Driving in the EU after Brexit

Just about the only thing anyone can say confidently about Brexit at the time of writing, is that it would be foolish for an individual to attempt to say anything confidently about Brexit! Even the question of whether or not the UK is leaving the EU doesn’t feel truly settled, yet. Nevertheless, we have to proceed on the assumption that we will be leaving – so how will that affect the many thousands, if not millions of UK drivers who take their cars to mainland Europe each year?

For the purposes of this article, we will concentrate on UK-based drivers with UK driving licences, who are visiting other EU countries for only a short time. UK nationals living overseas are advised to convert their UK licences to local ones as soon as possible – the UK government website has some useful advice on this, and you can also see the various country-specific posts on the subject on this very blog.

Will I Need an International Driving Permit?

In a nutshell, the situation is relatively straightforward: assuming the UK does exit from the European Union, then you are going to need an International Driving Permit (IDP) as well as your UK licence to drive legally, which UK drivers previously didn’t require.

However, nutshells are really only useful for keeping nuts in, and when it comes to bureaucracy, nothing’s ever straightforward! The big complication here is that there are several different types of IDP. These are known as the 1926, 1949 and 1968 IDP’s, and which one you’ll need depends on which country/countries you are visiting. Lichtenstein requires a 1926 IDP, while Spain, Iceland, Malta and Cyprus require a 1949 IDP. For all other EU countries, plus Norway and Switzerland, a 1968 IDP is the piece of paper you need.

To complicate matters further, however, the rules around IDP’s generally are changing at the end of March, and many countries (worldwide, not just in Europe) will no longer be accepting 1926 or 1949 IDP’s after 28 March. So not only is any long trans-European journey (if you’re driving to eastern Europe, for example) likely to require multiple types of IDP, the type of IDP required may change between you reading this blog today and making travel arrangements in a month’s time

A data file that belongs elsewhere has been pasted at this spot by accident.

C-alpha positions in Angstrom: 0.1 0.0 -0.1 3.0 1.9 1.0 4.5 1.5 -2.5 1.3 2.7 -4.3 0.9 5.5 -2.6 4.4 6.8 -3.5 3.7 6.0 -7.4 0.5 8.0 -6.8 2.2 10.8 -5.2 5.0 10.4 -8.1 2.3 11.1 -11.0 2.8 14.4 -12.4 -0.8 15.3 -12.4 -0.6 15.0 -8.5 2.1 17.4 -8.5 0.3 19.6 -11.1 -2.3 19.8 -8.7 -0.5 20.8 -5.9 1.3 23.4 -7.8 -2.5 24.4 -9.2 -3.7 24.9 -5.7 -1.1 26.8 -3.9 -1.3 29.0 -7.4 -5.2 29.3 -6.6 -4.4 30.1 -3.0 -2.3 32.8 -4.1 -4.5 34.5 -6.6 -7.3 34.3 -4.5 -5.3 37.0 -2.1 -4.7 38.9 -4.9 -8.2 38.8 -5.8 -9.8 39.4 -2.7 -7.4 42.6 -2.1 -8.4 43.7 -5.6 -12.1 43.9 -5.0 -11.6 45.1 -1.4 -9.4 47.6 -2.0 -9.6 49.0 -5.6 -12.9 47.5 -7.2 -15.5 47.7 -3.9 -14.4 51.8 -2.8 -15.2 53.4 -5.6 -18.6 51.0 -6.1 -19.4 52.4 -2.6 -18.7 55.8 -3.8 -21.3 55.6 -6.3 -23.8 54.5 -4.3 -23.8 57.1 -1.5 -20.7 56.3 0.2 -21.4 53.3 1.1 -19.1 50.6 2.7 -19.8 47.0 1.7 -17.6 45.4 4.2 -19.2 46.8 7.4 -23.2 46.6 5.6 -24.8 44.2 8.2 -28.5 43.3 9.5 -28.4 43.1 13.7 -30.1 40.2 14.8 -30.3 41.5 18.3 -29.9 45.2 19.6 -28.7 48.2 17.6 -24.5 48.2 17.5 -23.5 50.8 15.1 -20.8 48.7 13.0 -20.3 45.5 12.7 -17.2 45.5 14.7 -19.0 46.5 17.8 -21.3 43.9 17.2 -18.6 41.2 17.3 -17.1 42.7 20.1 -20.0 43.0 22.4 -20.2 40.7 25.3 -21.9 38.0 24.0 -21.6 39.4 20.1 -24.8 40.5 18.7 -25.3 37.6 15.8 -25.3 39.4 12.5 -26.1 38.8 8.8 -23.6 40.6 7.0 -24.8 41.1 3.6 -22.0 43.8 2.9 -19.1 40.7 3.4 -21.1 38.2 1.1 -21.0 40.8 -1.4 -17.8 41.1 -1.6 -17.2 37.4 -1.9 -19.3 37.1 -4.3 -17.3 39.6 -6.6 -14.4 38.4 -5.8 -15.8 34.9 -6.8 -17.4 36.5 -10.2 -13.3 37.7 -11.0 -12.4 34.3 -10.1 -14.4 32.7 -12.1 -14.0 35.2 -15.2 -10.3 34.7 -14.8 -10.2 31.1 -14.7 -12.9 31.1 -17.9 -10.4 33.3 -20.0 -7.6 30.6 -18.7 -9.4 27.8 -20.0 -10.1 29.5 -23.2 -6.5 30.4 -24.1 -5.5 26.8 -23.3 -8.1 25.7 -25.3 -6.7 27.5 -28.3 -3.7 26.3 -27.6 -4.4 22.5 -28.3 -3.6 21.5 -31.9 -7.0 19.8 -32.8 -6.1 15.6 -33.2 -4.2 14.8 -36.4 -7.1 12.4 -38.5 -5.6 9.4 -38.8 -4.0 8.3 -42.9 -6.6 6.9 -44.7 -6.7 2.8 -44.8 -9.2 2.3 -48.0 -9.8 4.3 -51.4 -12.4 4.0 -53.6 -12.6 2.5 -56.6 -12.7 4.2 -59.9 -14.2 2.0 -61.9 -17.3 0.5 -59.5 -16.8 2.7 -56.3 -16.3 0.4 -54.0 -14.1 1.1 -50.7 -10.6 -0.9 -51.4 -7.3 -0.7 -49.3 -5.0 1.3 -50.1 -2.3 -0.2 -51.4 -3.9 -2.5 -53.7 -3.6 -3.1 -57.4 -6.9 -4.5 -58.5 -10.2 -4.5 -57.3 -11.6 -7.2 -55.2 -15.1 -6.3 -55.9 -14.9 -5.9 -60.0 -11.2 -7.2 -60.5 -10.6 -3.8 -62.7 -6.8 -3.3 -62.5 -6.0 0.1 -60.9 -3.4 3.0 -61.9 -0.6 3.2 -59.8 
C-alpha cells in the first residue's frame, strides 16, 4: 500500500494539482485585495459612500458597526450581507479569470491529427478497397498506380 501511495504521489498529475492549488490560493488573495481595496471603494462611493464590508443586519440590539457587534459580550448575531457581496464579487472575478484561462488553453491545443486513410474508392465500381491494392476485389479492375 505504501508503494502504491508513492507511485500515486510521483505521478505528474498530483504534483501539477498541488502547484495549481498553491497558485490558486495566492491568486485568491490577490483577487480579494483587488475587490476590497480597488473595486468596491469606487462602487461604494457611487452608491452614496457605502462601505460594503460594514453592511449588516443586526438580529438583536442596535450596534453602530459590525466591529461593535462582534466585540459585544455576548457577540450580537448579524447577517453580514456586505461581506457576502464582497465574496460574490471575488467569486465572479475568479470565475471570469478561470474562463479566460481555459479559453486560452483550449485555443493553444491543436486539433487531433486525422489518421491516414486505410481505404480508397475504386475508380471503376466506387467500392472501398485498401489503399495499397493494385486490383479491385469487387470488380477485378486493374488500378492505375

You’re therefore strongly advised to check with the relevant transport/highways authorities in each of your destination countries before departure. For a rough guide to the current state of play, though, you can simply check the handy table on the gov.uk website.

Do note that one exception to all of the above is the Republic of Ireland. Ireland does not require visitors from non-EU states to obtain an IDP before they can drive, so you will be able to drive there without one even after Brexit.

How to Apply For an IDP

International Driving Permits are, thankfully, easy to obtain – there will be no need to undertake further tests. All you need to do is turn up at your local Post Office with the princely sum of £5.50 per IDP required, plus your current UK driving licence. Check out our blog on International Driving Permits for more information.

Other Paperwork

Making sure you have the correct IDP is the main hurdle UK drivers will face post-Brexit, but not the only one. You will also need to attach a ‘GB’ sticker to your vehicle, even if it already has EU plates with the GB symbol on them – though these can be purchased from driving associations or shops like Halfords for just £1-£3.

You will also need an insurance ‘green card’, which affirms that your UK insurance company will provide at least third-party cover in the event that you have an accident while driving in Europe. These were not previously required of UK drivers, as EU regulations covered all that. The good news is that they’re free – but do be aware that the process of getting one issued and sent out to you by your insurer can take up to four weeks, so it’s best to set the wheels in motion sooner rather than later. The MoneySavingExpert website has some great detailed advice on this, broken down by insurer.

Finally, with all things bureaucratic and legislative in something of a state of disarray at the moment, you’d be well advised to carry ALL paperwork regarding your vehicle’s ownership, registration and insurance status with you at all times when driving in Europe – just in case.

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